iPhantom: a framework for automated creation of individualized computational phantoms and its application to CT organ dosimetry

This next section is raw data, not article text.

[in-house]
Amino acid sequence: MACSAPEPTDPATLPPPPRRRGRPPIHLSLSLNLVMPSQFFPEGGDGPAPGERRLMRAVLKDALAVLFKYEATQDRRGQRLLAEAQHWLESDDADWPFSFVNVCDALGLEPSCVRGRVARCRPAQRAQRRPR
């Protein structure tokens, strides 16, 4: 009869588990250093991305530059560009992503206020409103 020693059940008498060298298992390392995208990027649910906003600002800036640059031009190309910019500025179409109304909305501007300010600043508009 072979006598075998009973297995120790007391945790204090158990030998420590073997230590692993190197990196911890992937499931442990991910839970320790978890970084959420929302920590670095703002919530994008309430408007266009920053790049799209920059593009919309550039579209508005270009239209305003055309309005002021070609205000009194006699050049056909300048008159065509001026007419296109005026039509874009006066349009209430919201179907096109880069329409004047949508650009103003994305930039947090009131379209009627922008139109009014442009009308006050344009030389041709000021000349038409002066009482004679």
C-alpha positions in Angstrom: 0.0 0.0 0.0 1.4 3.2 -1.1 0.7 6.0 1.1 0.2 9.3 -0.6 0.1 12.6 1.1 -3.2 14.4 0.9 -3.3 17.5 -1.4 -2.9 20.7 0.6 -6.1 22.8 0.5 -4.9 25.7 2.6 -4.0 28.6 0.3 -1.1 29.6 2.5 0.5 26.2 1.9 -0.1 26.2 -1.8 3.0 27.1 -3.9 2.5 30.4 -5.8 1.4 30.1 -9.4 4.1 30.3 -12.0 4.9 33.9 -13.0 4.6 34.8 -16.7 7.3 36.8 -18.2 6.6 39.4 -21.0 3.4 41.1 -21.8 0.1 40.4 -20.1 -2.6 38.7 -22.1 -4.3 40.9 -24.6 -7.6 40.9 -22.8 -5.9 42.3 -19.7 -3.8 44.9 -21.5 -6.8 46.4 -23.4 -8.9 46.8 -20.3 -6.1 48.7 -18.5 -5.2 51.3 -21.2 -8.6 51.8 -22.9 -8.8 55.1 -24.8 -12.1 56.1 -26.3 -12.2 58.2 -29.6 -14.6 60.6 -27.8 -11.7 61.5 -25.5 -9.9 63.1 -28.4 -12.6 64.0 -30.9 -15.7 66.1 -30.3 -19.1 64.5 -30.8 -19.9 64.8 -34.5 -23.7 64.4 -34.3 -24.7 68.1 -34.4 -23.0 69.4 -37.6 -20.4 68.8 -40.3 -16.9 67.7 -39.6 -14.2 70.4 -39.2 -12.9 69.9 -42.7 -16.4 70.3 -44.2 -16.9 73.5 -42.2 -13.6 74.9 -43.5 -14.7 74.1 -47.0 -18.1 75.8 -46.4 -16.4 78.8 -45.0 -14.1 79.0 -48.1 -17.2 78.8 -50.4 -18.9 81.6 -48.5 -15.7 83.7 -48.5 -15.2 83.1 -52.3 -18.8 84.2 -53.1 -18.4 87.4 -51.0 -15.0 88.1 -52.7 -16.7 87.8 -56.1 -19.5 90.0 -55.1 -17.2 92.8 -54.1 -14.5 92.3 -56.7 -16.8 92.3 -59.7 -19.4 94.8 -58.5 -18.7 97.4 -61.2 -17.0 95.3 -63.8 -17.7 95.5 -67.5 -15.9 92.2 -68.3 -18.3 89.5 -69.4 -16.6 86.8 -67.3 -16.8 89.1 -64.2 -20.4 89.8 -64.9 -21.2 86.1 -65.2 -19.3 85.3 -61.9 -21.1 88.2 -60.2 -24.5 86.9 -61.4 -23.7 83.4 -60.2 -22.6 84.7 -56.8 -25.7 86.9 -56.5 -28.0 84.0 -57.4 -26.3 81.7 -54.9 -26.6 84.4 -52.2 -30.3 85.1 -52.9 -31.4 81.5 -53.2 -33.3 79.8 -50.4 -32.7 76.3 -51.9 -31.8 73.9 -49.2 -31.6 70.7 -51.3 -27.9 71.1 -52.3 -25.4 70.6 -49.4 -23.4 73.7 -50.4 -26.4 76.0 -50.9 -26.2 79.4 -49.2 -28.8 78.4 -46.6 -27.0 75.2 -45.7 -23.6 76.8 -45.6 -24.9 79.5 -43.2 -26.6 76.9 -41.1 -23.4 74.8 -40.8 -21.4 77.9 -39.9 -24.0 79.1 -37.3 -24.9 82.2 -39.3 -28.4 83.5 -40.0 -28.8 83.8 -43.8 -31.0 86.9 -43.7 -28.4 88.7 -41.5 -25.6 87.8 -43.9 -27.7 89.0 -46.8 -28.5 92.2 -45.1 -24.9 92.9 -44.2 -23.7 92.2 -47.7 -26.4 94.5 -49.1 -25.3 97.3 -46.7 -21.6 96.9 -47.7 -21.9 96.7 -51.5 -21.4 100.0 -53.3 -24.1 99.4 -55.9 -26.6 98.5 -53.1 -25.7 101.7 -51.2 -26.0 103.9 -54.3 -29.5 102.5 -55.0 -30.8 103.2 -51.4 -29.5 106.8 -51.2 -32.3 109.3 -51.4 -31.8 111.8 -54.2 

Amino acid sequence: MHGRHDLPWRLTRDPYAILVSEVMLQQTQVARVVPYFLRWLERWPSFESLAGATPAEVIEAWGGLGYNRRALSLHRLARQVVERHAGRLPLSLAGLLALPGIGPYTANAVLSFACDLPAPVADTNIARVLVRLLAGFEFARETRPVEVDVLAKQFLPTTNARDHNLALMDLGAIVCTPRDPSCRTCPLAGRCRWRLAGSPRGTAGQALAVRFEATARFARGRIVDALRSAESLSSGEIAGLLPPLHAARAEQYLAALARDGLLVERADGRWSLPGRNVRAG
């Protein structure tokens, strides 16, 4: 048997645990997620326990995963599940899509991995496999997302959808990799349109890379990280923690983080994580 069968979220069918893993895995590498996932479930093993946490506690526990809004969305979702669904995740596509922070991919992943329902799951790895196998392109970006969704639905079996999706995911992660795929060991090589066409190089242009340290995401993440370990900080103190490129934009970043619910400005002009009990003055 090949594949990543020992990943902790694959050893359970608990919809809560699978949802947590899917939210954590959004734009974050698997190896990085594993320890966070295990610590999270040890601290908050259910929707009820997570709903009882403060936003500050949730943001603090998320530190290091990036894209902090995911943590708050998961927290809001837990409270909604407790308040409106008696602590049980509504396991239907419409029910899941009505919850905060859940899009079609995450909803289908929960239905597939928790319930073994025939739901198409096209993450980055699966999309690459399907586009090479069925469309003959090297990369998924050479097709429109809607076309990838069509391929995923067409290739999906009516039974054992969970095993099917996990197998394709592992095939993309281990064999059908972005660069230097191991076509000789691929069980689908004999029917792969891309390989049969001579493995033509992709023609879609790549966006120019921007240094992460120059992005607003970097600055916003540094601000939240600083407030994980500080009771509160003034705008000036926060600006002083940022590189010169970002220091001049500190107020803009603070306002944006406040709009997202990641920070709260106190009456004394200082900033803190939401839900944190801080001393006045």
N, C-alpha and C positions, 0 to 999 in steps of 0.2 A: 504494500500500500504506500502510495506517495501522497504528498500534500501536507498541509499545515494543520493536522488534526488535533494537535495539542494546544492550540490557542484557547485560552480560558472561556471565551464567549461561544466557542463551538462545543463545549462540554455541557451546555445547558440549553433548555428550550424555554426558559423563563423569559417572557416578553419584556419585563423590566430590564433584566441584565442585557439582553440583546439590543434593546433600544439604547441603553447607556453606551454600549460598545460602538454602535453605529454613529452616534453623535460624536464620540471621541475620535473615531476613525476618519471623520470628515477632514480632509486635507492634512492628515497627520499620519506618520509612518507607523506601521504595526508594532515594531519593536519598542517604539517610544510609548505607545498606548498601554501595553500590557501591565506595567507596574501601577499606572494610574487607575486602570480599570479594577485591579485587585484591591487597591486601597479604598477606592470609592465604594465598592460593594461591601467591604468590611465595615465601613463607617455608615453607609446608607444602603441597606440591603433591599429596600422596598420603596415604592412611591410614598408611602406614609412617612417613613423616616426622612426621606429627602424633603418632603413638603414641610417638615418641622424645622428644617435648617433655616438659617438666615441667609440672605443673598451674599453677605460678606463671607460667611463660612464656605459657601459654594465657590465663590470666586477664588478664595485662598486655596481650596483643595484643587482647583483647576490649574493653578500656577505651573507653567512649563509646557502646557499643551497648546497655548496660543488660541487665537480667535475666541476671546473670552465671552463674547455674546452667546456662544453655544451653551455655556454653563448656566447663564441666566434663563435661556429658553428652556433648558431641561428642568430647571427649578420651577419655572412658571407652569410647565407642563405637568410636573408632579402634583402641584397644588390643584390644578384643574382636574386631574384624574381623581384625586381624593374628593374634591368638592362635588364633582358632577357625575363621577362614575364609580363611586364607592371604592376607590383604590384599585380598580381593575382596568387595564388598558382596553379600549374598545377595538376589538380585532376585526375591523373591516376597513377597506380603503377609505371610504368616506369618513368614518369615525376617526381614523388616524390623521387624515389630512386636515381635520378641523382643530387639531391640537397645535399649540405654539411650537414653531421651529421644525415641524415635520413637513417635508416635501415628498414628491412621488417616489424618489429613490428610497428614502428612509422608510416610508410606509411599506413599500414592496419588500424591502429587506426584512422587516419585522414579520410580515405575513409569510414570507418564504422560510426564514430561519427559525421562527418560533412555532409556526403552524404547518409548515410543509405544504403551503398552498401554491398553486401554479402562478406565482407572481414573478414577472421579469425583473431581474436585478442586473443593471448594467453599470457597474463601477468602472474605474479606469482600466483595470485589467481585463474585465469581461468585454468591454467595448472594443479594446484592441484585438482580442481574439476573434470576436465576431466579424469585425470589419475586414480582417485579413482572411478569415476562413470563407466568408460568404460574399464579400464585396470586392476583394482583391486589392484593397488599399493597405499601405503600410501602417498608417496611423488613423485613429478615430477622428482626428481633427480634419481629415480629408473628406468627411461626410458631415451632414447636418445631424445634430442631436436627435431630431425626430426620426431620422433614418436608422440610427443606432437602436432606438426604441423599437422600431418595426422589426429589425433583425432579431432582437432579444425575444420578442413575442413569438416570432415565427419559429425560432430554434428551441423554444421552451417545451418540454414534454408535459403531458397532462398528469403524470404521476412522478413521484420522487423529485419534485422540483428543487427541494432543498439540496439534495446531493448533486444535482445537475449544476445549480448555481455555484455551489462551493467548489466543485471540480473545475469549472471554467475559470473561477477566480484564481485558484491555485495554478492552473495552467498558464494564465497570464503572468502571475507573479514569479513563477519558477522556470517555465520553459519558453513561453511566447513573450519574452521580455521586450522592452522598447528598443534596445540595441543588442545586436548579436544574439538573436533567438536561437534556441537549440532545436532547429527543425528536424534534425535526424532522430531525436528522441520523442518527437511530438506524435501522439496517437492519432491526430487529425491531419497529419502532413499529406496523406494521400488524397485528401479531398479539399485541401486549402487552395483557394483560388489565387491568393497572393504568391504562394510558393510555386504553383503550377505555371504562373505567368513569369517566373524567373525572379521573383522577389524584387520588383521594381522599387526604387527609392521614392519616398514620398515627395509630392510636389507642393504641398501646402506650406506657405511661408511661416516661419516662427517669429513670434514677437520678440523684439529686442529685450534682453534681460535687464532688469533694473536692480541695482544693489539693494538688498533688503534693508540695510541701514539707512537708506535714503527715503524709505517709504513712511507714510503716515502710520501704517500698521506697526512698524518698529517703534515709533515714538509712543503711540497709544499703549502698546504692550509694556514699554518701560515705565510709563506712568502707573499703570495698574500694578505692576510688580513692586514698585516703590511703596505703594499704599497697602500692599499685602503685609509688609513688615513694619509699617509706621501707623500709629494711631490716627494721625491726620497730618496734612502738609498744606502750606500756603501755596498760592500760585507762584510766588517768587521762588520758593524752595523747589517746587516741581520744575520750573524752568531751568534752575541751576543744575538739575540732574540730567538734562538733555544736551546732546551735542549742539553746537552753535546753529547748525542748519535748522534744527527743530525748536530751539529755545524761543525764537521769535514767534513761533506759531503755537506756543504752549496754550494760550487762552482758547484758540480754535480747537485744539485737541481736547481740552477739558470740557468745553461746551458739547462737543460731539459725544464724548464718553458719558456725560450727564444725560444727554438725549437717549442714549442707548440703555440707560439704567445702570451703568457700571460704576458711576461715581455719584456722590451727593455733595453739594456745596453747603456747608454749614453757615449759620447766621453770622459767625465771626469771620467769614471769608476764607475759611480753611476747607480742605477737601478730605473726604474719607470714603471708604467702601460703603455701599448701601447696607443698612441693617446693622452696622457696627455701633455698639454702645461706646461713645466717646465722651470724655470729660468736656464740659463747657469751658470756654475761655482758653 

Objective: This study aims to develop and validate a novel framework, iPhantom, for automated creation of patient-specific phantoms or digital-twins (DT) using patient medical images. The framework is applied to assess radiation dose to radiosensitive organs in CT imaging of individual patients. Method: From patient CT images, iPhantom segments selected anchor organs (e.g. liver, bones, pancreas) using a learning-based model developed for multi-organ CT segmentation. Organs challenging to segment (e.g. intestines) are incorporated from a matched phantom template, using a diffeomorphic registration model developed for multi-organ phantom-voxels. The resulting full-patient phantoms are used to assess organ doses during routine CT exams. Result: iPhantom was validated on both the XCAT (n=50) and an independent clinical (n=10) dataset with similar accuracy. iPhantom precisely predicted all organ locations with good accuracy of Dice Similarity Coefficients (DSC) >0.6 for anchor organs and DSC of 0.3-0.9 for all other organs. iPhantom showed less than 10% dose errors for the majority of organs, which was notably superior to the state-of-the-art baseline method (20-35% dose errors). Conclusion: iPhantom enables automated and accurate creation of patient-specific phantoms and, for the first time, provides sufficient and automated patient-specific dose estimates for CT dosimetry. Significance: The new framework brings the creation and application of CHPs to the level of individual CHPs through automation, achieving a wider and precise organ localization, paving the way for clinical monitoring, and personalized optimization, and large-scale research.

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